This innovative interdisciplinary investigation of ancient Greek glass dating to between 1100BC and 300BC is designed to transform the knowledge base for the material so as to enhance in fundamental ways archaeological, art historical, socio-economic and technological interpretations. It will also simplify and prioritise the planning of appropriate conservation strategies for the glass. It will be the first such study to define the provenance of glass raw materials and glass within the region of Greece. A further research objective is to identify the locations where primary production of Greek glass occurred, clarifying the economic dynamics governing Hellenistic glass production and trade and enhancing the knowledge of the ancient Greek economy.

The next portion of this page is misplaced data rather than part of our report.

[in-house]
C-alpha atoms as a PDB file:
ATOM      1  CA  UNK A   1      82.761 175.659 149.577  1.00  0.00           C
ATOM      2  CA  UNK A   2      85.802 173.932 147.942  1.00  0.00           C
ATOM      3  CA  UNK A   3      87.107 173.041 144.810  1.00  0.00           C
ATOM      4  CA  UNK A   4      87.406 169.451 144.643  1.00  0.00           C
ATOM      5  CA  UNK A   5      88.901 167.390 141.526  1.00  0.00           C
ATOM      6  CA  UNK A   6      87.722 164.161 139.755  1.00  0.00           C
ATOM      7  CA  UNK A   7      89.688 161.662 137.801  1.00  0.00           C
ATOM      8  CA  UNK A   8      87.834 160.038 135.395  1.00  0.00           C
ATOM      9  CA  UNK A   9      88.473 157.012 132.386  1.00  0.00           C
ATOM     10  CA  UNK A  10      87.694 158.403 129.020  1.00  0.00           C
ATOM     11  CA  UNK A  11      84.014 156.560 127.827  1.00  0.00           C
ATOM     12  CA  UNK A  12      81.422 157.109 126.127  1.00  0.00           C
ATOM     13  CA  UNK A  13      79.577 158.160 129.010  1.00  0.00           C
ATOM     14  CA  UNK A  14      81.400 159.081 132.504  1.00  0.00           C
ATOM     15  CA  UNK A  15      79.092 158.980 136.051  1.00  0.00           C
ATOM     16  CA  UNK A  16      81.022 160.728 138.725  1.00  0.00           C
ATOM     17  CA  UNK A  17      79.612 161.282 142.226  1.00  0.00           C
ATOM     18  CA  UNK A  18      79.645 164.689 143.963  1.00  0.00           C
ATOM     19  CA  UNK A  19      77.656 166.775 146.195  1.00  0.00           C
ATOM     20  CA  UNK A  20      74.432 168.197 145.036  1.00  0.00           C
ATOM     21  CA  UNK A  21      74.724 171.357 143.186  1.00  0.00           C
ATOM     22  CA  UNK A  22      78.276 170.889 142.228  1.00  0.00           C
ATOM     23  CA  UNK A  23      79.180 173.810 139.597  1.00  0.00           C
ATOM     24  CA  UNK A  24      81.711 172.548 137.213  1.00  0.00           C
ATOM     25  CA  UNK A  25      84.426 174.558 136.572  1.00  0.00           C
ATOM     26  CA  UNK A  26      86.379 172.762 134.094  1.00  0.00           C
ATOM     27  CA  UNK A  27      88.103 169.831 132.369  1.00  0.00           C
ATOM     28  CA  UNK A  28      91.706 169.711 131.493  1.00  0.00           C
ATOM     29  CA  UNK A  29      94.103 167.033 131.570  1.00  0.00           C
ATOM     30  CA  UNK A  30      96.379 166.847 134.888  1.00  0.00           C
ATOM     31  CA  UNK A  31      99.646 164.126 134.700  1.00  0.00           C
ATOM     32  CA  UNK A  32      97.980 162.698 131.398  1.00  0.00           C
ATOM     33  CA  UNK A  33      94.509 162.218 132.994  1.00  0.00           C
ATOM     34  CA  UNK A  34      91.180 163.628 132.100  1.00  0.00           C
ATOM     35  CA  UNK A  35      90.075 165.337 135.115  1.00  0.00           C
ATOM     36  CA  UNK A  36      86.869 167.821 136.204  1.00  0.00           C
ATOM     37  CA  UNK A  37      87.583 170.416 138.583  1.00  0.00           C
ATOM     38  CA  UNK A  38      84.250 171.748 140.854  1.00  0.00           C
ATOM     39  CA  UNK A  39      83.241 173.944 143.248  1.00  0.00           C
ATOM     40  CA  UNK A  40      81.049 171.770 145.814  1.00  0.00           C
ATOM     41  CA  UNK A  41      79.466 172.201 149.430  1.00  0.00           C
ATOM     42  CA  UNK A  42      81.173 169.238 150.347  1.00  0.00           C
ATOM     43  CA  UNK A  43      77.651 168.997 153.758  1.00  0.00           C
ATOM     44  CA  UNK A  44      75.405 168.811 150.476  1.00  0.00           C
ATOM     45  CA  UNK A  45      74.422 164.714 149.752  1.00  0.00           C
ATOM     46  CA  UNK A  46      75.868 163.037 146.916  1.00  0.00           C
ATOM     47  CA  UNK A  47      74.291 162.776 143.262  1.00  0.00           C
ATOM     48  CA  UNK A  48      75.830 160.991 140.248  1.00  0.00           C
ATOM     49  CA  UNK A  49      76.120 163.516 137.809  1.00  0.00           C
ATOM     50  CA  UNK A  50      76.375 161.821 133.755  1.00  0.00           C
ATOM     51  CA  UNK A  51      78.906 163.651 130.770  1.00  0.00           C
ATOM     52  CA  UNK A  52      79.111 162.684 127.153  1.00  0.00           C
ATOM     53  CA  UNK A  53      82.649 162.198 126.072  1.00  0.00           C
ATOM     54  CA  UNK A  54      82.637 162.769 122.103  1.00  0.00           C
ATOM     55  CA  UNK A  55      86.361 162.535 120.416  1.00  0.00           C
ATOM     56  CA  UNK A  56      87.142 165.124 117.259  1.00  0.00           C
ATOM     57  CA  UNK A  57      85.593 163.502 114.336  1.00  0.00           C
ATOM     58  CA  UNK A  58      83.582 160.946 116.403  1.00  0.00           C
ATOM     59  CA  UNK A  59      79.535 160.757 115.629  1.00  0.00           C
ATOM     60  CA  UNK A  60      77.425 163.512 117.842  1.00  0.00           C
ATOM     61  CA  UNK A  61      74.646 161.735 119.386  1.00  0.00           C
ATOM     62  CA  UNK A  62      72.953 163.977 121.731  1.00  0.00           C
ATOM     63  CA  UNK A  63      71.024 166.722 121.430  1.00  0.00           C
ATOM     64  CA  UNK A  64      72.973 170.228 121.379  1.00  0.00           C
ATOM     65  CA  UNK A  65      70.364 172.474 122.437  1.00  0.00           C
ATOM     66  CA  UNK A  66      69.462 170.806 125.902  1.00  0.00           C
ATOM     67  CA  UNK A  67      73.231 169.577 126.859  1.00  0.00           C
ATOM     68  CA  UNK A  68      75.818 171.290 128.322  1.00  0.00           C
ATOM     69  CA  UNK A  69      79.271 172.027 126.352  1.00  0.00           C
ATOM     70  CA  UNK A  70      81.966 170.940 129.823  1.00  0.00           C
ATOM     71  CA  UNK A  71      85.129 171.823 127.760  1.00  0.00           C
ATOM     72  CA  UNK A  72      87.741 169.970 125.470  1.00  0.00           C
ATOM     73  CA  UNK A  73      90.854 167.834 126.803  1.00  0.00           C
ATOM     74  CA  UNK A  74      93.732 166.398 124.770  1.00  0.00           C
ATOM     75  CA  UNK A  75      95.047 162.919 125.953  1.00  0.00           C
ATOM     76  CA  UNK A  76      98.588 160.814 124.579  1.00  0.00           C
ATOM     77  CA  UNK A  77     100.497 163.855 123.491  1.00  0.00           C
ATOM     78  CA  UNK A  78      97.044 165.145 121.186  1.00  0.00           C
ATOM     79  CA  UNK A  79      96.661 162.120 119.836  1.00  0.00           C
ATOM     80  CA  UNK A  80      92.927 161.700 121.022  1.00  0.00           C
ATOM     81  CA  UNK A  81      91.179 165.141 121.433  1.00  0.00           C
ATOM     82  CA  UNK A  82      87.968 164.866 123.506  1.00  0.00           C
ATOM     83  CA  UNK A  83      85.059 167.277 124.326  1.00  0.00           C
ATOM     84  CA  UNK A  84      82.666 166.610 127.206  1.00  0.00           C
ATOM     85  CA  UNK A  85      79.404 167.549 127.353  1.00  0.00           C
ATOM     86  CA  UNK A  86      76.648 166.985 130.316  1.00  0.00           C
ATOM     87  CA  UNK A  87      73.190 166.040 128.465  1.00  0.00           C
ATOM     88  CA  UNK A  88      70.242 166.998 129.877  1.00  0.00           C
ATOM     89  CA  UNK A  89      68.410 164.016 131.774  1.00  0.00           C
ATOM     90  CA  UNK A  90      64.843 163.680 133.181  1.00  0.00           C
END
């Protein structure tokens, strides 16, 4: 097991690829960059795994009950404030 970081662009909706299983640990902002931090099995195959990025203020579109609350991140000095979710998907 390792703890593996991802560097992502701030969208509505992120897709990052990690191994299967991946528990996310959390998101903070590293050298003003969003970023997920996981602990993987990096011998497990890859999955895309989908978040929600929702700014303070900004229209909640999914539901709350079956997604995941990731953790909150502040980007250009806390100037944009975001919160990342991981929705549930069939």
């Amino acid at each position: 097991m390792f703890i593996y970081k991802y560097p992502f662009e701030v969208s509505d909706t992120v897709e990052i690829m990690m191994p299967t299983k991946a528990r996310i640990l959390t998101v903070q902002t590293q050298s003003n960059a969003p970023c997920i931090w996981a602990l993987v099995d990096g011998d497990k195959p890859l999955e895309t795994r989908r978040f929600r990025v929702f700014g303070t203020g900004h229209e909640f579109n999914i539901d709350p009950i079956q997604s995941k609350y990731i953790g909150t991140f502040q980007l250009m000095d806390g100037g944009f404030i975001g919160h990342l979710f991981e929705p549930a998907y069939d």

The project will allow Dr. Oikonomou to work in a leading-edge interdisciplinary environment that will give him the best possible opportunity to move to other research and teaching institutions in Europe. He will be trained in a range of transferable skills including sample selection and preparation, in the use of innovative, advanced and state-of-the art chemical, isotopic and micro-structural scientific techniques and a range of interpretative interdisciplinary and statistical methods. The fellowship will allow him to enhance dramatically his knowledge base. The research project will provide a powerful contribution to the European Research Area and will generate other research that will contribute strongly to the study and conservation of European Heritage after the end of the fellowship. The interdisciplinary team that will train Dr. Oikonomou is formed from international experts in their fields, both in the University and industrial sectors. The support infrastructure at Nottingham University is geared to provide clear and groundbreaking opportunities for postdoctoral fellows. Outreach activities will make fundamental contributions including to secondary schools, the museum sector and a structured web page.
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